‘Space vandals’: West fumes as Russia hails satellite strike’s ‘razor-sharp precision’

·2-min read

Russia said on Tuesday it had conducted a weapons test that targeted an old Russian satellite with "razor-sharp precision" and denied allegations by the United States, France and NATO that the test had been dangerous for orbiting spacecraft.

US officials said Monday's test had generated a debris field in low-Earth orbit that endangered the International Space Station (ISS) and that would pose a hazard to space activities for years.

The four Americans, one German and two Russians on board the ISS were forced to briefly seek shelter in their docked capsules because of debris released by the explosion.

At least 1,500 pieces of the destroyed satellite were sizeable enough to show up on radar and with telescopes, said the US State Department. Countless other fragments were too small to track, yet still posed a danger to the space station as well as orbiting satellites.

NATO Secretary-General Jens Stoltenberg said the test was reckless, posed a threat to the ISS and an orbiting Chinese spacecraft, and showed Russia was developing new weapons systems.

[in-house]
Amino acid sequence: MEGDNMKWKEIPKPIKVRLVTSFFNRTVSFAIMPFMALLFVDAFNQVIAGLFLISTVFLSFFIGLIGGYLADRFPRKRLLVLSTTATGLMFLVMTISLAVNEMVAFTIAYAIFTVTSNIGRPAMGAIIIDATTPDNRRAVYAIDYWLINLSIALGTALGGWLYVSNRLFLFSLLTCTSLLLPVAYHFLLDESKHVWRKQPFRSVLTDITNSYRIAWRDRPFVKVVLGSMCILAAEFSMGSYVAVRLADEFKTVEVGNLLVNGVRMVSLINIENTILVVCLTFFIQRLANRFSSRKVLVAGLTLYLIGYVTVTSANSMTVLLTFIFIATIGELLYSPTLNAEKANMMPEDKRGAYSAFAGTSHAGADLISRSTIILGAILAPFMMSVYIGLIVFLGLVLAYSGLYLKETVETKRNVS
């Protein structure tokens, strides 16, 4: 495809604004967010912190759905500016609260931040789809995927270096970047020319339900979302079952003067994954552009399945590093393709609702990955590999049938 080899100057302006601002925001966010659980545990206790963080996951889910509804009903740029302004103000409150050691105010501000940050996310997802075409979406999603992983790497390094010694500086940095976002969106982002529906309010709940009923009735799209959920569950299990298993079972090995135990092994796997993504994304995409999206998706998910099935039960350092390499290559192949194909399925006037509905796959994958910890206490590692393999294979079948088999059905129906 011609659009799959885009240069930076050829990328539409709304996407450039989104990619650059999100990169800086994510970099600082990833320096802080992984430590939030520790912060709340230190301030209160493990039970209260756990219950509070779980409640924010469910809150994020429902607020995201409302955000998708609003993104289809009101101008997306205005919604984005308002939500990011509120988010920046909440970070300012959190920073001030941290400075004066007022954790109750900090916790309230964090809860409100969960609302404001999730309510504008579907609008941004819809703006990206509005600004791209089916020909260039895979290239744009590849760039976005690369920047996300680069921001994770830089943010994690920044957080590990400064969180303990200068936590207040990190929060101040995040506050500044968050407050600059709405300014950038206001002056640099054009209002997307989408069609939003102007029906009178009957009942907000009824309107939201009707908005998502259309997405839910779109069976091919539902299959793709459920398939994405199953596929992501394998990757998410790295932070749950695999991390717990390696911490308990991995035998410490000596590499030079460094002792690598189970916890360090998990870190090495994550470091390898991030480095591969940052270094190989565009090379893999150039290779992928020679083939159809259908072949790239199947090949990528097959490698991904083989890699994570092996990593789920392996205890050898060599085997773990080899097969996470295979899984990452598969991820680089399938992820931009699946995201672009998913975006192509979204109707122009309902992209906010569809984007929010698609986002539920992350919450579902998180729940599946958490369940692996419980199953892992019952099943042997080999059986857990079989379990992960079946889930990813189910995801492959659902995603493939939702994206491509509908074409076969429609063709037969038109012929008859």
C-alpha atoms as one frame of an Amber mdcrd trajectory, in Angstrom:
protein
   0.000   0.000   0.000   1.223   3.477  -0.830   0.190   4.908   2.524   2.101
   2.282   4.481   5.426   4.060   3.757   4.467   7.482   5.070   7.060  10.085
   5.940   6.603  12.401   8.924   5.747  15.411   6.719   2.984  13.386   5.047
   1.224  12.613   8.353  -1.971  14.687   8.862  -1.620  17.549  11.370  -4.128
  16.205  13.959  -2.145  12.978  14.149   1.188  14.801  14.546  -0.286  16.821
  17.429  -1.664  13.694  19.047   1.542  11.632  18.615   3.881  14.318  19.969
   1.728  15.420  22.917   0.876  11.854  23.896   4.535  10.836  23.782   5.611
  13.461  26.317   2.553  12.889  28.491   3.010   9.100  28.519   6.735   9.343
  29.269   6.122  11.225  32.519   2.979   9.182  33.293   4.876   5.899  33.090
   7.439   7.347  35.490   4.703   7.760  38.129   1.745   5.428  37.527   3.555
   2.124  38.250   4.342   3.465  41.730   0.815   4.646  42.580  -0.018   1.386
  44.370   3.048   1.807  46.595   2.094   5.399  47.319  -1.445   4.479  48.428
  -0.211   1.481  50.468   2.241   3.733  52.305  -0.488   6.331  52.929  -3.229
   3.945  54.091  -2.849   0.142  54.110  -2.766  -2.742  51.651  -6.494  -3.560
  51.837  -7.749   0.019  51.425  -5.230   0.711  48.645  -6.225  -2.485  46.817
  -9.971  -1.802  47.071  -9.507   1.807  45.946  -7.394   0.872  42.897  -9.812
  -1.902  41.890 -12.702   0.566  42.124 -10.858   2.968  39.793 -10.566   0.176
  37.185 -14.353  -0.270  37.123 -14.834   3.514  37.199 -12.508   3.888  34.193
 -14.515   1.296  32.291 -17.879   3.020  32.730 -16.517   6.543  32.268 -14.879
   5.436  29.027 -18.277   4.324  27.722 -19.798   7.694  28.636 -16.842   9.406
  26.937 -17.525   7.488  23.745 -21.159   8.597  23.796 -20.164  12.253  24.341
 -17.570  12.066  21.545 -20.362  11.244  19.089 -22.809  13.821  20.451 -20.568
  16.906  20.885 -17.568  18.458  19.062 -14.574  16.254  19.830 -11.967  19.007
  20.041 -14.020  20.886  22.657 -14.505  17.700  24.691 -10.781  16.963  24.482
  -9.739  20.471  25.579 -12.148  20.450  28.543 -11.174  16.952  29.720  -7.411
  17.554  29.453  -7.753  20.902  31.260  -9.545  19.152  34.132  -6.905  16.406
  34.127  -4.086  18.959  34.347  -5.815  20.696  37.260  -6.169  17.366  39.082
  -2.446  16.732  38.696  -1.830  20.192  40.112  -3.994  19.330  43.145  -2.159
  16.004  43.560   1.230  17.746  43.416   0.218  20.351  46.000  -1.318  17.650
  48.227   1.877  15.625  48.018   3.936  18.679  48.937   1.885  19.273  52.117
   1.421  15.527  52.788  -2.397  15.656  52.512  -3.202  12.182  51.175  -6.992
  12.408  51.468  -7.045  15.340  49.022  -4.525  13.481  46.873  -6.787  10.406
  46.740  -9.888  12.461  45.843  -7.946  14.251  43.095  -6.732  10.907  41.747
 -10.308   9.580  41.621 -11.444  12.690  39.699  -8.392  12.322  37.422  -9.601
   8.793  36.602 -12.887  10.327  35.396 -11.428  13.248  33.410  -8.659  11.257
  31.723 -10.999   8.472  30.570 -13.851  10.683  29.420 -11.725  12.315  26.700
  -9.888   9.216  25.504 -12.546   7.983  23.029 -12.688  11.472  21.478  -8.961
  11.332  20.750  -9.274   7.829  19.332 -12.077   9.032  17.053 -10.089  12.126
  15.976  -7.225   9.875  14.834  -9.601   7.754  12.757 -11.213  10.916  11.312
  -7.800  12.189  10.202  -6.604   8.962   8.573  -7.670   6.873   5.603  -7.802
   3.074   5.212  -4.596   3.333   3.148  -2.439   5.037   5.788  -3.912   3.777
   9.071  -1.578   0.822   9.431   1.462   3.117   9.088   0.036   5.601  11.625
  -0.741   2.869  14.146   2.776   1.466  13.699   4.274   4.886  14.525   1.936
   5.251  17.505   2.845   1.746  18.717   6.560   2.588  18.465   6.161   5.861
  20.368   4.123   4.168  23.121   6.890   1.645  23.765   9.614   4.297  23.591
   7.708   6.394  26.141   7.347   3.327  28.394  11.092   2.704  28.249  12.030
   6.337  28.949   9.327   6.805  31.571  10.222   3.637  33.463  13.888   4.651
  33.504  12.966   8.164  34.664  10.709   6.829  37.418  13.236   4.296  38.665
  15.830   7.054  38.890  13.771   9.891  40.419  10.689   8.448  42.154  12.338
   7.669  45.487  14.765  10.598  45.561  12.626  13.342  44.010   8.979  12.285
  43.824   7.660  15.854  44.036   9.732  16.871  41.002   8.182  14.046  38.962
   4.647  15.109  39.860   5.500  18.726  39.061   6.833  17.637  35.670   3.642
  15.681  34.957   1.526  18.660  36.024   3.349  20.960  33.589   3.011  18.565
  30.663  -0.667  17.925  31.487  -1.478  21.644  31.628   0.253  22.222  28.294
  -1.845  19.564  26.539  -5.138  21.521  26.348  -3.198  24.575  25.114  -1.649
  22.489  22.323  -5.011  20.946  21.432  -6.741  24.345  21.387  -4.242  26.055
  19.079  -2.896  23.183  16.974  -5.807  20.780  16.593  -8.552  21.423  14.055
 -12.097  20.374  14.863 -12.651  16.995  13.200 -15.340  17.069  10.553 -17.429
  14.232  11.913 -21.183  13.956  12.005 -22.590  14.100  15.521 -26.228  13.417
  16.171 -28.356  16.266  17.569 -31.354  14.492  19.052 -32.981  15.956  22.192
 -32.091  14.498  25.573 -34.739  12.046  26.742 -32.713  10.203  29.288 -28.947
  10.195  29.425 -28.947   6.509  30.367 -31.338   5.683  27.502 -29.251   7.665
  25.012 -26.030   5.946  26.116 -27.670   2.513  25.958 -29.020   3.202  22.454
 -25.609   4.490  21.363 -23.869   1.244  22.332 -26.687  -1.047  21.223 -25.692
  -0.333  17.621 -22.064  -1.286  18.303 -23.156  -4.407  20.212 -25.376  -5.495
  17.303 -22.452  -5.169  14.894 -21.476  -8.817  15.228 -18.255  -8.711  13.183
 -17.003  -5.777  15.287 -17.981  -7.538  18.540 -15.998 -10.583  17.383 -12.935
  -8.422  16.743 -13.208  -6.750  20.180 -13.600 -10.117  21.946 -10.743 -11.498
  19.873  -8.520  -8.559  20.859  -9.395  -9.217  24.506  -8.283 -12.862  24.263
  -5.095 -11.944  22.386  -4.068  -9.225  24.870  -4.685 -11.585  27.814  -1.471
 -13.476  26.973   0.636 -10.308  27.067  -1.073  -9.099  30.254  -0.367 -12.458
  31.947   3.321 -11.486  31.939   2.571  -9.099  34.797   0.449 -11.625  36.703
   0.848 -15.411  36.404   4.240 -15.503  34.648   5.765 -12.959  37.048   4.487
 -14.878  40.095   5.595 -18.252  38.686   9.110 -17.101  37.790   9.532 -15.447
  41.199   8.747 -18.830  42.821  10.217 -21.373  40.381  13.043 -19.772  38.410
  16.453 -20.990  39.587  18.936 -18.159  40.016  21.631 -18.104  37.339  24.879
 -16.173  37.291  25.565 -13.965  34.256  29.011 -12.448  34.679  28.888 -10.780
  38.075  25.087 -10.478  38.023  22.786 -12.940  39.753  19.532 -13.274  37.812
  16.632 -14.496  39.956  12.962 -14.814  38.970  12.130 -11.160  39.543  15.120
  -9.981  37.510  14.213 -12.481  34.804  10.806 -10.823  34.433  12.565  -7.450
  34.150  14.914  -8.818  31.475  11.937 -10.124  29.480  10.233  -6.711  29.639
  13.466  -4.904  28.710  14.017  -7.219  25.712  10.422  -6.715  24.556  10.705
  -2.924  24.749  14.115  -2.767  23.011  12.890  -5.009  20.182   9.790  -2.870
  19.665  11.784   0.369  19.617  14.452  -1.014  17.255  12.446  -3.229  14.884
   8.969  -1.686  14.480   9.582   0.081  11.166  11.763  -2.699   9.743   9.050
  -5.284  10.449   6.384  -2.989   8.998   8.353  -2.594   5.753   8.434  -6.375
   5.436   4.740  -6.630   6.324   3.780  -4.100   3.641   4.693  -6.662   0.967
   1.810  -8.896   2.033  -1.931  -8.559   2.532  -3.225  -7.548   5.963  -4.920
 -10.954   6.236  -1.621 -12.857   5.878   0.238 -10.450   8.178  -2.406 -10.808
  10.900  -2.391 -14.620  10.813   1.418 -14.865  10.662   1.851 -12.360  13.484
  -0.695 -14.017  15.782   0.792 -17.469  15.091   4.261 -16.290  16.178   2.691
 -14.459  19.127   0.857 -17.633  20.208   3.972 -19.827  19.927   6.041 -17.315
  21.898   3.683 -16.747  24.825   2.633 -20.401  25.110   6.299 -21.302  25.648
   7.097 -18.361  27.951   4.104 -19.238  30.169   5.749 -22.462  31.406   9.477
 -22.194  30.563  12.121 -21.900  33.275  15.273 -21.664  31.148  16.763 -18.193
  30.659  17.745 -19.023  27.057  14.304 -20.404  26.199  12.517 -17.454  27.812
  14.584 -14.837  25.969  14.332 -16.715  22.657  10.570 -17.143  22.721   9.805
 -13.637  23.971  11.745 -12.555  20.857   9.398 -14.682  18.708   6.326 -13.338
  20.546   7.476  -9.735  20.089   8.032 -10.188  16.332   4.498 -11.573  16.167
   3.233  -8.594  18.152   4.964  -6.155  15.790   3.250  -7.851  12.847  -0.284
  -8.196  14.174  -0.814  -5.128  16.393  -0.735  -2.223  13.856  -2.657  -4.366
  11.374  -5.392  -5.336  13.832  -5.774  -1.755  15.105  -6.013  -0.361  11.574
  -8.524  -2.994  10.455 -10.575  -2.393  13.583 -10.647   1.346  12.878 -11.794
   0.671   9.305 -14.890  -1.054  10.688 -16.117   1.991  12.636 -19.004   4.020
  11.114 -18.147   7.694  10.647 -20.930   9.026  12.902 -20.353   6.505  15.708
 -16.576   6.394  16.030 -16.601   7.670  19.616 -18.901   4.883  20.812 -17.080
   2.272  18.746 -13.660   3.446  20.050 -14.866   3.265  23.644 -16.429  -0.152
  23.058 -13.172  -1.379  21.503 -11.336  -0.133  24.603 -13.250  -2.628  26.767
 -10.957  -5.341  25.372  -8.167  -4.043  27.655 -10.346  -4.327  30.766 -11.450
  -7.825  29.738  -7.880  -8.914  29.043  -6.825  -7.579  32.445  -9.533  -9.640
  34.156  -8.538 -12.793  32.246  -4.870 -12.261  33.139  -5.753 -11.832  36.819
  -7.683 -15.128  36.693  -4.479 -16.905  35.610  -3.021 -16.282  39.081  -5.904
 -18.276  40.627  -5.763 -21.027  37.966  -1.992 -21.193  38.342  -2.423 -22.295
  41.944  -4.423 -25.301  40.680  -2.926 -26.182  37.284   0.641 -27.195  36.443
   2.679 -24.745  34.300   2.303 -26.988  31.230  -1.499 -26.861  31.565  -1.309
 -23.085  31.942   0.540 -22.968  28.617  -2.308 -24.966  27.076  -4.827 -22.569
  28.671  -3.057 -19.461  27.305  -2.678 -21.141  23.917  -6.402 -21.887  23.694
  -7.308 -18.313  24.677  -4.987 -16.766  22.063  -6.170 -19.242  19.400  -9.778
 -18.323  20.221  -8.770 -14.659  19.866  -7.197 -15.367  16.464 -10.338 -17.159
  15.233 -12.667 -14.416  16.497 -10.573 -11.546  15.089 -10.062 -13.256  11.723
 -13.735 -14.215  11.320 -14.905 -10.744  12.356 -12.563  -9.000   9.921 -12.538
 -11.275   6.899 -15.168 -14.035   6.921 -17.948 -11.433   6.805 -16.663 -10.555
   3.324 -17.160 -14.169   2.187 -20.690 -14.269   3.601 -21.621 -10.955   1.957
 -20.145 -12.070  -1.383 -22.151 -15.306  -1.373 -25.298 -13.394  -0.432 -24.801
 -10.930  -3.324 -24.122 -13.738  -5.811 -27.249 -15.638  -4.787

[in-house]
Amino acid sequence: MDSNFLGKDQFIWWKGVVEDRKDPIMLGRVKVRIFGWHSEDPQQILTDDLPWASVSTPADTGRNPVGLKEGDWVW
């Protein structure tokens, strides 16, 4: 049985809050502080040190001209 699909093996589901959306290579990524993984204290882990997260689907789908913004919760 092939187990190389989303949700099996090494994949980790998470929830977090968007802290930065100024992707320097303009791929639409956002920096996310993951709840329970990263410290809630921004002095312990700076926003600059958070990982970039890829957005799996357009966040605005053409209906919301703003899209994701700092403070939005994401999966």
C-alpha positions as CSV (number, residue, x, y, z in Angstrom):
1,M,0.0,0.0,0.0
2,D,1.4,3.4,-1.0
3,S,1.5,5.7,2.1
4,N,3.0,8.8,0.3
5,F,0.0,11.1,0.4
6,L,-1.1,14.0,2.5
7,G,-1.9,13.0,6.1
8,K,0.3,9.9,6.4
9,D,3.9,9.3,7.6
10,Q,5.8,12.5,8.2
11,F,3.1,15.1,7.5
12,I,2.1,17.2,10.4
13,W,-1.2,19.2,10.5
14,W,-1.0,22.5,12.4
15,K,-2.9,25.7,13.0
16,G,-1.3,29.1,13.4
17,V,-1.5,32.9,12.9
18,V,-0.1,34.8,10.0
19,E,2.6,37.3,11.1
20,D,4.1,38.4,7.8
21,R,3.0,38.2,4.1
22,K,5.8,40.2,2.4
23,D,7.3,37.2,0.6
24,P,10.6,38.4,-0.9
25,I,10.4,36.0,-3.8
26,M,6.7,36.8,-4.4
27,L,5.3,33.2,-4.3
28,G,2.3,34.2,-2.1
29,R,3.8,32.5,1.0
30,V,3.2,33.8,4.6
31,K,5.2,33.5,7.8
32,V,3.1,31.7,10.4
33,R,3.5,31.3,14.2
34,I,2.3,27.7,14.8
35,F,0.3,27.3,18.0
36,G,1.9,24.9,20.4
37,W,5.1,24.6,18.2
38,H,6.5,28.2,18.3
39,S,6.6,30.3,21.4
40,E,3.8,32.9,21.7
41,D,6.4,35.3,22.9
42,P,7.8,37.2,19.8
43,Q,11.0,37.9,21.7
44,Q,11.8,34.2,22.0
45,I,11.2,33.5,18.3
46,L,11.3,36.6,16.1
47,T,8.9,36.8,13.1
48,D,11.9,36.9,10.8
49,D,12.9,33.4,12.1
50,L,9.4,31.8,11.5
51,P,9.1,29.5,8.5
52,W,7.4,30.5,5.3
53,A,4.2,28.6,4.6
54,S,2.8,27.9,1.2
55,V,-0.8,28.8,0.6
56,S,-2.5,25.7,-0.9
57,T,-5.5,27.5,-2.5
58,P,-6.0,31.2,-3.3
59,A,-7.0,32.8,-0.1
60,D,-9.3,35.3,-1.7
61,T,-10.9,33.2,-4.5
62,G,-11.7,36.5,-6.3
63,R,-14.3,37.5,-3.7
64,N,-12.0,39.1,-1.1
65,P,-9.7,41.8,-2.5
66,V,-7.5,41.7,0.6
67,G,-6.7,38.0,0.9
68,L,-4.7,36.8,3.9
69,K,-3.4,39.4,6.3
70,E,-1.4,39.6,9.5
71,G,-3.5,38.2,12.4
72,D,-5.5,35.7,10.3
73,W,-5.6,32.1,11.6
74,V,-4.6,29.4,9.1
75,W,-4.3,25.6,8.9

In a joint statement, France's defence and foreign ministries said the test was "destabilising, irresponsible and likely to have consequences for a very long time in the space environment and for all actors in space."

In an earlier tweet, French Defence Minister Florence Parly lashed out at “space vandals” who “generat[e] debris that pollutes and puts our astronauts and satellites in danger.”

Dismissing the criticism, Russia's defence ministry said the debris from the test had not posed a threat to the ISS, and that Washington knew this.

"We did indeed successfully test a promising system. It hit the old satellite with razor-sharp precision. The fragments that formed pose no threat to space activity," Defence Minister Sergei Shoigu was quoted as saying by the RIA news agency.

The target was a non-operational spacecraft, Tselina-D, that had been in orbit since 1982, the ministry said in a statement. It said the United States, China and India had conducted similar tests in the past.

The defence ministry said Russia was forced to beef up its defence capabilities because of weapons tests by the United States and Washington's decision to establish a space force in 2020.

Moscow said it had sought an agreement to stop weapons being deployed in space for years, but that Washington and its allies had blocked the deal at the United Nations.


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